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“Who is this Gatsby?” This question strings together the narrative of the trailer for the up-coming F Scott Fitzgerald adaption,‘The Great Gatsby’, released earlier this week. Of course, this 2.4 minute splicing of cleverly timed scenes and artfully disjointed dialogue provides no definitive answer to the question that haunts its characters, however, it does give the audience an inkling of the sort of product that Warner Bros. will release come Christmas.
During his film career, Australian director Baz Luhrmann has varied his subject matter in both scope and substance– finding inspiration in the domestic, such as in the 1992 dark comedy ‘Strictly Ballroom’, and in the sweeping epic, typified by his 2001 musical romance ‘Moulin Rouge!’ Nonetheless, throughout his cinematic catalogue, Luhrmann has managed to maintain a strong and very idiosyncratic aesthetic. As a result, it is unsurprising that the director’s style permeates every second of his carefully crafted trailer.
In this movie, Luhrmann will retell the seminal story of Nick Carraway, a young man thrust into the whirl-wind social life of elite, disillusioned, post-war Americans who finds himself intertwined with an illicit, uncontainable romance between two extraordinary people.
The actors operate within a world which is purely Luhrmann in its incredible lushness. While the director, and Tobey Maguire’s Nick Carroway, firmly set the movie in a 1920s New York, there is such a great vivacity to Luhrmann’s touch that he elevates the action above the painstakingly reproduced costumes and architecture into a dramatic space that seems almost unreal.
This feeling of being out of time and space is exacerbated by the use of Jay Z ft. Kanye West’s ‘No Church in the Wild’ and U2′s ‘Love is Blindness’ to score the images that flicker on the screen. The pacing of the clips towards the end of the trailer, interspersed by luxurious, gold-plated credits, lead the final moments of the trailer into a fever-pitch of drama as the narrative approaches incoherency.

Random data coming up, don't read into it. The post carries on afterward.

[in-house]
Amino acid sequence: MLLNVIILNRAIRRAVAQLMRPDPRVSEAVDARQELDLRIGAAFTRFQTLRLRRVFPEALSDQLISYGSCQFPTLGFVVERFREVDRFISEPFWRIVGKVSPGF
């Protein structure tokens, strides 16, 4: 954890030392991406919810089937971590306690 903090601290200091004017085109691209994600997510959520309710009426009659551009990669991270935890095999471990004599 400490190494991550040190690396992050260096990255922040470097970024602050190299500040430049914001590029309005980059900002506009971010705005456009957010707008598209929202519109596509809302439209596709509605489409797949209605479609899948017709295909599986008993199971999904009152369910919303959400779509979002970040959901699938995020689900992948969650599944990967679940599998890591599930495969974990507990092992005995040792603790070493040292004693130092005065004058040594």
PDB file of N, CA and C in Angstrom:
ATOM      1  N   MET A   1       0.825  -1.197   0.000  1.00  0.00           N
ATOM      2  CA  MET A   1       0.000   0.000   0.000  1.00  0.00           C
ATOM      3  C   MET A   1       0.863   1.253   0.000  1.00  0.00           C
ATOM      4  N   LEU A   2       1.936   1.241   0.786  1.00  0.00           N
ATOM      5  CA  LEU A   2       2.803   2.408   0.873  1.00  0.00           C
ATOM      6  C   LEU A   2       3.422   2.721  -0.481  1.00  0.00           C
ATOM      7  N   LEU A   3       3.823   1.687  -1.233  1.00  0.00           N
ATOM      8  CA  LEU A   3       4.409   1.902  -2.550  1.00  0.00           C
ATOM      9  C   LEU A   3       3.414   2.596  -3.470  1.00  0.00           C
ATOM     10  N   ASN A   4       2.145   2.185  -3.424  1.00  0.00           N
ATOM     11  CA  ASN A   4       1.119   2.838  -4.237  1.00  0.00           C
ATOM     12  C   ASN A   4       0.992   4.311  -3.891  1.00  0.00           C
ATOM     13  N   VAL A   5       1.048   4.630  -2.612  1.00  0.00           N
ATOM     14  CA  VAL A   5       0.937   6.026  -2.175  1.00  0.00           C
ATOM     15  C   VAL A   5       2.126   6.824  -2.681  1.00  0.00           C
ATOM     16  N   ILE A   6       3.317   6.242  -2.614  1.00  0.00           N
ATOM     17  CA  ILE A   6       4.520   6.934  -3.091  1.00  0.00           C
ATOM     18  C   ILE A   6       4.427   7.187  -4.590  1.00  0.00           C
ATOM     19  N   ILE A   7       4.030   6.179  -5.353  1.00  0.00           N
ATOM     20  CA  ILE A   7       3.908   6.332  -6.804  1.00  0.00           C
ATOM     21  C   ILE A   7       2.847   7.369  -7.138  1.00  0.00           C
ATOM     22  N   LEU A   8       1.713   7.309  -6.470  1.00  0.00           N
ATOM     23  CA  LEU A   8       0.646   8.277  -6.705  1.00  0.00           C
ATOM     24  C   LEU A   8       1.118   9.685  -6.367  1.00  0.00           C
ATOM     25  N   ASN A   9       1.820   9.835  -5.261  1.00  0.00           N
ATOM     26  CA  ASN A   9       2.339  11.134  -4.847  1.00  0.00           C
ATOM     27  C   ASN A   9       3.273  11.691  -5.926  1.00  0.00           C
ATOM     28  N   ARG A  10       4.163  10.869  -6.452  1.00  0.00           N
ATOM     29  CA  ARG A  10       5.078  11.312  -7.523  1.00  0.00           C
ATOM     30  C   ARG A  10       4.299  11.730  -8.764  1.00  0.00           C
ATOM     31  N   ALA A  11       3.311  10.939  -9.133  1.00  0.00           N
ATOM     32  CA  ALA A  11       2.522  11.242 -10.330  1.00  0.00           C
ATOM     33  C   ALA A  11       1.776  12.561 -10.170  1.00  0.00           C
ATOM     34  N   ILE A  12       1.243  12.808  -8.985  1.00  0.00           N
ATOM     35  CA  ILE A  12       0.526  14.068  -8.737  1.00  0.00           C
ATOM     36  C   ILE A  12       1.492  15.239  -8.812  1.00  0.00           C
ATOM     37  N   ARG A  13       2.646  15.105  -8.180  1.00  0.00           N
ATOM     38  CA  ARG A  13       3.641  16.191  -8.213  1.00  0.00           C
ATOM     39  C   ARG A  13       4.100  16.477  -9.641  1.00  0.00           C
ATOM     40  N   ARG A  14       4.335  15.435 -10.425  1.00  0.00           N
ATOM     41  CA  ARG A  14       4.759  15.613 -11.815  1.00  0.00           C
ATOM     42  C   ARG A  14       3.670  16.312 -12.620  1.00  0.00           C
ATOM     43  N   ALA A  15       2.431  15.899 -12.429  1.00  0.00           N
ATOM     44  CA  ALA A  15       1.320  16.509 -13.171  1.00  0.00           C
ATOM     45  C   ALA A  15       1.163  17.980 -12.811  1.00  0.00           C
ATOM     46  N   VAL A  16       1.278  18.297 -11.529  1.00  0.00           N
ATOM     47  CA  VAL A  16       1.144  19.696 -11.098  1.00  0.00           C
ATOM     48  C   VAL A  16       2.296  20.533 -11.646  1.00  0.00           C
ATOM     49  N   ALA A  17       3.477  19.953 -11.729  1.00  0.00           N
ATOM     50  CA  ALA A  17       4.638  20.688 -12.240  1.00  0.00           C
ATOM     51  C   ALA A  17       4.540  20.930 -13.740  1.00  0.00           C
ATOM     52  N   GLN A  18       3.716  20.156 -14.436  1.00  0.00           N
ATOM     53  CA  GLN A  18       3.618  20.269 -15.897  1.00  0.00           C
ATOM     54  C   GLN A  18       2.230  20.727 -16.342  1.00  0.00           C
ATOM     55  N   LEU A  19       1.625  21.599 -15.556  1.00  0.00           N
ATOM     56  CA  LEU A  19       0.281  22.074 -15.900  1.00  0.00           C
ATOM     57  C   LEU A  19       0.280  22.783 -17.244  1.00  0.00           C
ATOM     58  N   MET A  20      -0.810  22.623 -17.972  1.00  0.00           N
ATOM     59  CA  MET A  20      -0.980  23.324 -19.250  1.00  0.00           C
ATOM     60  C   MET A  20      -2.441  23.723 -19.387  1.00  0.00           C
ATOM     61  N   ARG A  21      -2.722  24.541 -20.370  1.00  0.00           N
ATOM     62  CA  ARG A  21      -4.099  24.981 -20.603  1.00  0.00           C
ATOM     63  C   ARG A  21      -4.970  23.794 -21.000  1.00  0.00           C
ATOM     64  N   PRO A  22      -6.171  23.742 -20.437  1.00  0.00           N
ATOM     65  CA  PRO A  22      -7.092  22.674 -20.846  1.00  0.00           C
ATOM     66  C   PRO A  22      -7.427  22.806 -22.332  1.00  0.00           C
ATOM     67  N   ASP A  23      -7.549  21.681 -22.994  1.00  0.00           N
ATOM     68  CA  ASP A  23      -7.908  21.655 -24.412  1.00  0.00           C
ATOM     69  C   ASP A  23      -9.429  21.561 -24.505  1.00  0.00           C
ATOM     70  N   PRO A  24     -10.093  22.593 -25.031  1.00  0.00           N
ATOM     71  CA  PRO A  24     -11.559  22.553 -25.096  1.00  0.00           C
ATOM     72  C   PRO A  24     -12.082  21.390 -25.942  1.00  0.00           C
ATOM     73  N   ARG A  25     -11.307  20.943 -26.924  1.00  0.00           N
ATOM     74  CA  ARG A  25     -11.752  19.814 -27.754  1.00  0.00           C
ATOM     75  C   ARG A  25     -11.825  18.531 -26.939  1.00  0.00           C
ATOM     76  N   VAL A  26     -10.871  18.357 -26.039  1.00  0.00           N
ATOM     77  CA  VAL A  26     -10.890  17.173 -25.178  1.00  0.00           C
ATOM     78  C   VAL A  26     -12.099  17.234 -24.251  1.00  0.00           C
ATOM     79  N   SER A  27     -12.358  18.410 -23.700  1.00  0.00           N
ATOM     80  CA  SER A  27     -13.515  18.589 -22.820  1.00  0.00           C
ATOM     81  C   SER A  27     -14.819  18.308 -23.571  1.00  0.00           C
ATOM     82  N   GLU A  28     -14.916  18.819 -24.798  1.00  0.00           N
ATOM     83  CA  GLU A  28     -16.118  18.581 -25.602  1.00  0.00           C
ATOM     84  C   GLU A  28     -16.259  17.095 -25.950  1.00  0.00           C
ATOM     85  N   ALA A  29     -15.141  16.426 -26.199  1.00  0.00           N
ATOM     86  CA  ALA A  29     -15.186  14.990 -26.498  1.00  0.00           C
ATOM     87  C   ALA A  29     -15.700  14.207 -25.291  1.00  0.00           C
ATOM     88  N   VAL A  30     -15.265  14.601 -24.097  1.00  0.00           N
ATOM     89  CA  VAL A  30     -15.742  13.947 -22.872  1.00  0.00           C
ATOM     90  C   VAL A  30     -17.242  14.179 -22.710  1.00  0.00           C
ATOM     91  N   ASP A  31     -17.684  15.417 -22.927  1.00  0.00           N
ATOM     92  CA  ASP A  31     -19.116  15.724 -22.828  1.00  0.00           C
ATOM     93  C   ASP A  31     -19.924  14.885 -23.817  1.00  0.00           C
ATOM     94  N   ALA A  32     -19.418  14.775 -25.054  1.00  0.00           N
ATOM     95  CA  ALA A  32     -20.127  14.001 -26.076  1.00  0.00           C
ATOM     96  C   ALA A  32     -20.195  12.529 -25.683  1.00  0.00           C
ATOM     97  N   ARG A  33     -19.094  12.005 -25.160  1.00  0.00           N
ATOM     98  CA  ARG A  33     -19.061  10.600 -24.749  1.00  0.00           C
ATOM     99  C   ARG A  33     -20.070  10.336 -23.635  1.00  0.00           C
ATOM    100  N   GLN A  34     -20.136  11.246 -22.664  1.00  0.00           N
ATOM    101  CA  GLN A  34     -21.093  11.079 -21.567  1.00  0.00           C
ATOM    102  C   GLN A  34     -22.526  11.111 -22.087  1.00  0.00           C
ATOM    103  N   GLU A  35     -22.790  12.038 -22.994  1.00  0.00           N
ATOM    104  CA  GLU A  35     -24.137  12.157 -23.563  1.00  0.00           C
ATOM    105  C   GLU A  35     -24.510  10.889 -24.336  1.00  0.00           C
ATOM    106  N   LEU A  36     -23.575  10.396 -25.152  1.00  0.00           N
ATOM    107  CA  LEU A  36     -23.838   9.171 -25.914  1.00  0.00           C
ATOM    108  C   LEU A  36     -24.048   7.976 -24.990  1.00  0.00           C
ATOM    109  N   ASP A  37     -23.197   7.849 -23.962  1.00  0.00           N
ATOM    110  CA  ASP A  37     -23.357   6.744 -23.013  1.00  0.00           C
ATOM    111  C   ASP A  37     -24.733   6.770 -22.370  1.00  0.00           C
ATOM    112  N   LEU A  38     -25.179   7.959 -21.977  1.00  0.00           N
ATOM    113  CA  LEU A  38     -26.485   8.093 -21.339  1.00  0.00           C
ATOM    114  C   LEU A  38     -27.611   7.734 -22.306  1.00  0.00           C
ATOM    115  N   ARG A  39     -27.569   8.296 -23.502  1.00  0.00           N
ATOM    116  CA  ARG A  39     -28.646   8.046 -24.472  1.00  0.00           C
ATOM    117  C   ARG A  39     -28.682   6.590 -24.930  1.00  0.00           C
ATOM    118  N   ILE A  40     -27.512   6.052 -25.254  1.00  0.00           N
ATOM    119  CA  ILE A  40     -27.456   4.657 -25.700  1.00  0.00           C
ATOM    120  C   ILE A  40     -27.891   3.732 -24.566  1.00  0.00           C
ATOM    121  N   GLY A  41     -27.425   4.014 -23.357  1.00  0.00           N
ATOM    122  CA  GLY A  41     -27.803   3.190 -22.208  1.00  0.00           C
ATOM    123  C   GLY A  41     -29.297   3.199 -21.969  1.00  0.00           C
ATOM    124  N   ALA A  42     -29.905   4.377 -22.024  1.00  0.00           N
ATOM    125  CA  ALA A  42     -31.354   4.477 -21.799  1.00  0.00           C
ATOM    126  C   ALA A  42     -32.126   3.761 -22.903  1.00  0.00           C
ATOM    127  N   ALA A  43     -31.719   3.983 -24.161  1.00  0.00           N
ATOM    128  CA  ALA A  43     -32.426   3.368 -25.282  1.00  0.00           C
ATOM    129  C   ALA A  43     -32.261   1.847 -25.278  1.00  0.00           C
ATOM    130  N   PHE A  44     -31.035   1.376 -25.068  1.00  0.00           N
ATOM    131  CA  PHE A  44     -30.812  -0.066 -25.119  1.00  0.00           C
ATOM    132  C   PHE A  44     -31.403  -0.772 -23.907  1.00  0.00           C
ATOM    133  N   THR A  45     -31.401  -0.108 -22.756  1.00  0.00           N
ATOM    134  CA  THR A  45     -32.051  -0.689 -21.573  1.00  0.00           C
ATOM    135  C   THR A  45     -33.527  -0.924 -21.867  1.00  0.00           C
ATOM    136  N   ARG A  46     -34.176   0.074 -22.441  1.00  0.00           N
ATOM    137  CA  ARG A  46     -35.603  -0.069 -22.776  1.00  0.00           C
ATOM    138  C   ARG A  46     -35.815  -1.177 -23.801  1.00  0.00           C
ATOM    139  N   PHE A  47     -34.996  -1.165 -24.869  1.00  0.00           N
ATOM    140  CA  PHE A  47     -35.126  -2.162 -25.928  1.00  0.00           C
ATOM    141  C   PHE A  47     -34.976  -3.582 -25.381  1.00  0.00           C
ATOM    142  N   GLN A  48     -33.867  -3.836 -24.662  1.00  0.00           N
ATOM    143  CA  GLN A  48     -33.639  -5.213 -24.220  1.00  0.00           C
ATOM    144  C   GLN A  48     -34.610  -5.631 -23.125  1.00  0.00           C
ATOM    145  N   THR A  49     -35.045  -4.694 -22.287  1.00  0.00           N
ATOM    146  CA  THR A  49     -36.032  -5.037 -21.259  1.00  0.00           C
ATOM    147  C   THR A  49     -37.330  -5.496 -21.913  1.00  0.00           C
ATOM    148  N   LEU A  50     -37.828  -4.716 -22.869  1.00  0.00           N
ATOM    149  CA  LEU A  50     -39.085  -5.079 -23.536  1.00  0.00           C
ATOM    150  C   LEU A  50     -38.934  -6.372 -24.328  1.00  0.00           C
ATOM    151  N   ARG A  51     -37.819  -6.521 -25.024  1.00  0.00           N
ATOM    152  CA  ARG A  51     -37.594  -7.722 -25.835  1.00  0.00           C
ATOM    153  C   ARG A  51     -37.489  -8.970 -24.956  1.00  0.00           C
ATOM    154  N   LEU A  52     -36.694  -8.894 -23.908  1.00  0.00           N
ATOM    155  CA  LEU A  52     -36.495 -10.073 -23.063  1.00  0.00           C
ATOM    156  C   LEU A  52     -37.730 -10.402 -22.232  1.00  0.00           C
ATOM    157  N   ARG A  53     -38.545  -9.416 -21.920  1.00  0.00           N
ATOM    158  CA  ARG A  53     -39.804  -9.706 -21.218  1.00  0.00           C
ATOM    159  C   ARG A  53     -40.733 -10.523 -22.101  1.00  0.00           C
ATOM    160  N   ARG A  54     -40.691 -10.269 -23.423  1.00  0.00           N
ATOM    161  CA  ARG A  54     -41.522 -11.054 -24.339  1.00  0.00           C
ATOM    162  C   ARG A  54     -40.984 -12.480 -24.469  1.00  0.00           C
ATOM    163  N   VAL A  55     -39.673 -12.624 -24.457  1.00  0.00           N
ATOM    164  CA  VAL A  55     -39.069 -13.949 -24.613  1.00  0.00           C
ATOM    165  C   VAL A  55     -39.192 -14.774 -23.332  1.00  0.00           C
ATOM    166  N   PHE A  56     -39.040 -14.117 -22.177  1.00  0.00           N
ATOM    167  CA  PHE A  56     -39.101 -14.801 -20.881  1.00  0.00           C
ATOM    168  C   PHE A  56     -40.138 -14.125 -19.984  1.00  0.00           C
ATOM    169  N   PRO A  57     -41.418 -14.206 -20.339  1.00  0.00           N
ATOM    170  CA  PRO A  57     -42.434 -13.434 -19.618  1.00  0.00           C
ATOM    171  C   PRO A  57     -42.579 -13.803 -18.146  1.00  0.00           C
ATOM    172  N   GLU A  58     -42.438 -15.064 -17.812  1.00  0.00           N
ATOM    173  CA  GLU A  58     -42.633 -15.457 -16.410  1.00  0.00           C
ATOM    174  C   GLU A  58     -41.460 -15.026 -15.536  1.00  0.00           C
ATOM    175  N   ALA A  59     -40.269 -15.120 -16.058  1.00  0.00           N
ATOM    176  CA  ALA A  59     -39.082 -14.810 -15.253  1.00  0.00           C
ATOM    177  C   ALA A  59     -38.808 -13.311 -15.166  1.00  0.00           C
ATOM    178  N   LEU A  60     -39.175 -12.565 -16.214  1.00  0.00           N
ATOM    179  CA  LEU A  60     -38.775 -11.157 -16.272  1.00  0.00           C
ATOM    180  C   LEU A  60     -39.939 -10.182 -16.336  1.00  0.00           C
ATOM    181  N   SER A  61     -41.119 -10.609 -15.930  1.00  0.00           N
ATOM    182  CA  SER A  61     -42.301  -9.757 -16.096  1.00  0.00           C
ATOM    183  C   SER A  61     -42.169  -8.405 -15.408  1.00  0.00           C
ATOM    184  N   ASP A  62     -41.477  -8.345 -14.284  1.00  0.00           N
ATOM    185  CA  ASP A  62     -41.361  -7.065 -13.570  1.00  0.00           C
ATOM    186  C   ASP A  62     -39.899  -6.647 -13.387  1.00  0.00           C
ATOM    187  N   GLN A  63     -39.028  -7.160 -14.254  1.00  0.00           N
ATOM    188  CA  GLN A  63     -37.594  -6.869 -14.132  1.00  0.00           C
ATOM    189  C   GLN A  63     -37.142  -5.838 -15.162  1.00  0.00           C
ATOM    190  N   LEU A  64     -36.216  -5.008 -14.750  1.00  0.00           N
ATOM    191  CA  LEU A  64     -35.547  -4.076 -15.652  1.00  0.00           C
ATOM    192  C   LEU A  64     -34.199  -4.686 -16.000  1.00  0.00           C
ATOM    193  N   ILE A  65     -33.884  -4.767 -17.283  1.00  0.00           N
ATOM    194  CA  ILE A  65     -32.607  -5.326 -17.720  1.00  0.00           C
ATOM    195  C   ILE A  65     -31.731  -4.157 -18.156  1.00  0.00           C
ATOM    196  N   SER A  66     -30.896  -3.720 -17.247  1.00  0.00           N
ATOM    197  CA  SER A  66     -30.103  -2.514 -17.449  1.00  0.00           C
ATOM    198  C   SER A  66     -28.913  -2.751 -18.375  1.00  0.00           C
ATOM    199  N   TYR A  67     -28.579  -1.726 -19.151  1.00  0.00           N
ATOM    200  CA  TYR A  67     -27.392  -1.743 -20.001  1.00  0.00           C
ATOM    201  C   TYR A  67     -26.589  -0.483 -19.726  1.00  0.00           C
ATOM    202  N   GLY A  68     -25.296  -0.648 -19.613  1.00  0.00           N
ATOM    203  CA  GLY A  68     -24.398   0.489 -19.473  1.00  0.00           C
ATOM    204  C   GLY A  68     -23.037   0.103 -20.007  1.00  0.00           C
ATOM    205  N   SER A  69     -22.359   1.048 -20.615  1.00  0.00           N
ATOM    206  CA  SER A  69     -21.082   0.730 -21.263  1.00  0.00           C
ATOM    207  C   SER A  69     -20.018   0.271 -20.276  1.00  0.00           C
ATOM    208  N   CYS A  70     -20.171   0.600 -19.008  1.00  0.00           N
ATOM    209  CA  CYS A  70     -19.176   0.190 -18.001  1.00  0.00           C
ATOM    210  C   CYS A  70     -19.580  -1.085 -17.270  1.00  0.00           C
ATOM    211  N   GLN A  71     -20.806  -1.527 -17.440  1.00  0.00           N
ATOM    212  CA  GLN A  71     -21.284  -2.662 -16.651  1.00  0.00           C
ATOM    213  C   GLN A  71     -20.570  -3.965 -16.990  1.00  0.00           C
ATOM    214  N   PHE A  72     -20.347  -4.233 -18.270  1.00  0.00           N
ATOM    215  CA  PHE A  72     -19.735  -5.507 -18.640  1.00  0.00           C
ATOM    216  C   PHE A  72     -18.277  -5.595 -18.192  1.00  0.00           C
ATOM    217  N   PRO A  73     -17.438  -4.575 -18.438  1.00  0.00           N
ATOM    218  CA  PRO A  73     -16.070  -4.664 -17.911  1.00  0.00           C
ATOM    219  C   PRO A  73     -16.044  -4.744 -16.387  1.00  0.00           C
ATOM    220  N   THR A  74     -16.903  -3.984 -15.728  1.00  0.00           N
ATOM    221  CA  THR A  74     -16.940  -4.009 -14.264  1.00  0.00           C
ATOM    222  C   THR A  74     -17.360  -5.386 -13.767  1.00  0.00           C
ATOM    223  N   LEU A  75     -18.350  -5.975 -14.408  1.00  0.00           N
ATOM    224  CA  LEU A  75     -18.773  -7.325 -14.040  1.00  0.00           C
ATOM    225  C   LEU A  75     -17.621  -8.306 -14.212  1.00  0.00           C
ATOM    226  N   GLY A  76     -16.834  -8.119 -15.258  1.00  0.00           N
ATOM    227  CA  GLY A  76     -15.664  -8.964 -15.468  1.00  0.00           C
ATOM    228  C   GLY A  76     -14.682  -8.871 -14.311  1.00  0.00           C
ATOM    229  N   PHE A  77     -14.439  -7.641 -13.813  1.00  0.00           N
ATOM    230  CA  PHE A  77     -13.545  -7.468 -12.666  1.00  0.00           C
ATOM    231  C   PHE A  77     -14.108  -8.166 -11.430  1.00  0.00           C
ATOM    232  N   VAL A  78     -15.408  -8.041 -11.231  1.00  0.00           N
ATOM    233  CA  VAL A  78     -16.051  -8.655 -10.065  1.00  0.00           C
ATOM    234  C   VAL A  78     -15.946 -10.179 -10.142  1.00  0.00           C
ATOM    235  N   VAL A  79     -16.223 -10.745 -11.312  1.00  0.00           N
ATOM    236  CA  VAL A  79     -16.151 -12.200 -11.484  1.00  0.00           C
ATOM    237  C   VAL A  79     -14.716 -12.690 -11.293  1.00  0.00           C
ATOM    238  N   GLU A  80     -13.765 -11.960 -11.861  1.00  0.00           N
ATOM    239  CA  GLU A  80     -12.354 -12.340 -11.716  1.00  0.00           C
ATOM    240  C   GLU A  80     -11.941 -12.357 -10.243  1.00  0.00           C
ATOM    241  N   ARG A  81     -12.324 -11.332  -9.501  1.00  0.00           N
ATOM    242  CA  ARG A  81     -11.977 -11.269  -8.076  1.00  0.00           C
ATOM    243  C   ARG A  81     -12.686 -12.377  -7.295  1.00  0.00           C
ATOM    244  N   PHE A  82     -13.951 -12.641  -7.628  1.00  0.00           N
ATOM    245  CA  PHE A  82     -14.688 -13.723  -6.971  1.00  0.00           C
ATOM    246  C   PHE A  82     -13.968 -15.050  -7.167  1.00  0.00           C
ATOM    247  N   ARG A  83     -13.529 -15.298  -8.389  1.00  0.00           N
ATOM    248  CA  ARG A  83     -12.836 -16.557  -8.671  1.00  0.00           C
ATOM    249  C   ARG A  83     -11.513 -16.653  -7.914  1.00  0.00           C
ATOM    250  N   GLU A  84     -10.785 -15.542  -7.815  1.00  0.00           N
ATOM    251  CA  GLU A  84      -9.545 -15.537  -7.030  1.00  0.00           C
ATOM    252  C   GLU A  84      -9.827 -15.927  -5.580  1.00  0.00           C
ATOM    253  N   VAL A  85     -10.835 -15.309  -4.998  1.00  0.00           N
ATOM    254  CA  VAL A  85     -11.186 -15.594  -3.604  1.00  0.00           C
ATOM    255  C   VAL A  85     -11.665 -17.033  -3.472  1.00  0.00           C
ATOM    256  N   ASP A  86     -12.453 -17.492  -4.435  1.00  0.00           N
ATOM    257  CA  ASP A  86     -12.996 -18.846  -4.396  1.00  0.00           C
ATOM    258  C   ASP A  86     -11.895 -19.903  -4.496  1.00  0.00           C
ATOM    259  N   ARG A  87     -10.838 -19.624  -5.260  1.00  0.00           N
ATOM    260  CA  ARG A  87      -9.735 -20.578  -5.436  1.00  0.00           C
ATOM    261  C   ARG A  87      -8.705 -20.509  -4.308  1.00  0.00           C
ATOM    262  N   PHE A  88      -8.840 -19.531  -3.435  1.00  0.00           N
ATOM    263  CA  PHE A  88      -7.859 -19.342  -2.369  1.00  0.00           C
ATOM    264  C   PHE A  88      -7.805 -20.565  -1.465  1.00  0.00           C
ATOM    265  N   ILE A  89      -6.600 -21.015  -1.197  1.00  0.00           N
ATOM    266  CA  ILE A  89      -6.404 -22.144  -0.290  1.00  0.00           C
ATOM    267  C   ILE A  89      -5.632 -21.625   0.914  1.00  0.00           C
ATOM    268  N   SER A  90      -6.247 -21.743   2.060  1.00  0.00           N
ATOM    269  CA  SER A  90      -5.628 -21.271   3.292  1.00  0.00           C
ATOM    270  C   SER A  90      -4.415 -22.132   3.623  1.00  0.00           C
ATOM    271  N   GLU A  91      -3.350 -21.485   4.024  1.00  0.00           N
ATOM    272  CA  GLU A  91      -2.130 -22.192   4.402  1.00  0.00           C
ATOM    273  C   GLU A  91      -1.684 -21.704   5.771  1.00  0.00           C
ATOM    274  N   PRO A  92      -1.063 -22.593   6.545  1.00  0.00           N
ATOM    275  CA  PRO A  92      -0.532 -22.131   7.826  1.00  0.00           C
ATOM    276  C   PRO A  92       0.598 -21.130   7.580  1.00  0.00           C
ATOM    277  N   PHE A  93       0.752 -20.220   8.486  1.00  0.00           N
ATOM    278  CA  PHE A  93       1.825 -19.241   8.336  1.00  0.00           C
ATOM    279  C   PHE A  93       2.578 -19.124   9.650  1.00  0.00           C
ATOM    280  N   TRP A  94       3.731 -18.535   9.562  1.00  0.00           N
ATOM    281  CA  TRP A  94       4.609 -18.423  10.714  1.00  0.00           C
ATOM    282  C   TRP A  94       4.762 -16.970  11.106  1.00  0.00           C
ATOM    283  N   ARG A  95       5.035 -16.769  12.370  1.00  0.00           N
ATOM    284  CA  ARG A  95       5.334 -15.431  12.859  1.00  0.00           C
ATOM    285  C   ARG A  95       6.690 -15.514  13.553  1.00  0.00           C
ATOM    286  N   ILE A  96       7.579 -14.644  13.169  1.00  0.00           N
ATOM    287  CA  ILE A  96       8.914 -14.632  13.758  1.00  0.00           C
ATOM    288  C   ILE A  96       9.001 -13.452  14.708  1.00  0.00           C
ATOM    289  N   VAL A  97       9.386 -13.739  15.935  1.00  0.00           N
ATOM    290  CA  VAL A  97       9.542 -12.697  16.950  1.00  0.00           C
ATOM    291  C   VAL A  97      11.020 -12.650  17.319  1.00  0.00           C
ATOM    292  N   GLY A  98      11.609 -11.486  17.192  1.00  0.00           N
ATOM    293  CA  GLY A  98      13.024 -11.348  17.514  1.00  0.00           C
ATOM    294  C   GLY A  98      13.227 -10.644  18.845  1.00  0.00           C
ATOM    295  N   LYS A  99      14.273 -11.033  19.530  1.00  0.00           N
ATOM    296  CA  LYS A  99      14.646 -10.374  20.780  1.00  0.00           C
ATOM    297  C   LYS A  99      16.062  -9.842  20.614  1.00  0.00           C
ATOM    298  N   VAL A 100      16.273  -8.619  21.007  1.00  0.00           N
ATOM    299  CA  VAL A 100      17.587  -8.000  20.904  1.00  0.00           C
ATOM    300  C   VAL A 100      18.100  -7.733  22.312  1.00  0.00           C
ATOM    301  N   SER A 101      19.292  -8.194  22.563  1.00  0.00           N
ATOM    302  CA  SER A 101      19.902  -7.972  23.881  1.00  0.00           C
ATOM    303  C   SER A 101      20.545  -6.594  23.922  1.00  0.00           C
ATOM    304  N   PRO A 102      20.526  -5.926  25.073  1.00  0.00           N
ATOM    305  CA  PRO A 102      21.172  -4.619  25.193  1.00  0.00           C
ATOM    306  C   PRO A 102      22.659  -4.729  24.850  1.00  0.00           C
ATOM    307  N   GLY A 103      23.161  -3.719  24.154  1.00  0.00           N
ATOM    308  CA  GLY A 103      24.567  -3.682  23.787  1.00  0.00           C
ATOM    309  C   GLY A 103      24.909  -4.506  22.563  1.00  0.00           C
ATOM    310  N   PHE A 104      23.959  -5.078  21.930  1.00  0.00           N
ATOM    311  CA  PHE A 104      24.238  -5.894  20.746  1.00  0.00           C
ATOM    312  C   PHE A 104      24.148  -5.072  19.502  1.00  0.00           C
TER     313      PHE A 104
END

Baz Luhrmann has never been known for his cinematic restraint and whoever is responsible for this trailer reproduces the feel of Luhrmann’s movies to a tee.
This being said, it is important to note that Fitzgerald’s own elan comfortably shares the stage with Luhrmann’s artistic tendencies. While the presence of Bollywood Superstar Amitabh Bachchan as conspicuously Jewish lawyer Meyer Wolfsheim seems a bit of a misnomer, it is evident even in the trailer that the rest of the cast has a strong grasp on their roles.
Enormously talented indie darling Carey Mulligan fully encapsulates the essence of flighty Daisy and Leonardio DiCaprio’s Jay Gatsby oozes charm while, post-’Spiderman’ Tobey Maguire once again plays the perfect fly on the wall as Nick. Even ‘Animal Kingdom’s’ Joel Edgerton exudes a strong presence as Tom Buchanan despite his lack of screen time.
Quite apart from the on-point casting, it is clear that Luhrmann has maintained some of the most structurally important and viscerally memorable moments of the novel; the scene where Gatsby pulls out his shirts and the disquieting image of Dr T J Eckleberg are both conserved, as is Nick’s third-party narration.
Essentially, it looks like ‘The Great Gatsby’ will keep the shape of the classic novel littering bookshelves of high-school students everywhere, though this silhouette will be re-seen through the lens of one of the most vivid and stylized directors of this film epoch.
And, considering that the trailer’s YouTube viewcount had passed a million views within the first 24 hours of its release, it would seem that the world is eager to have the opportunity to gaze at the characters they’ve always known through these new, powerfully tinted glasses.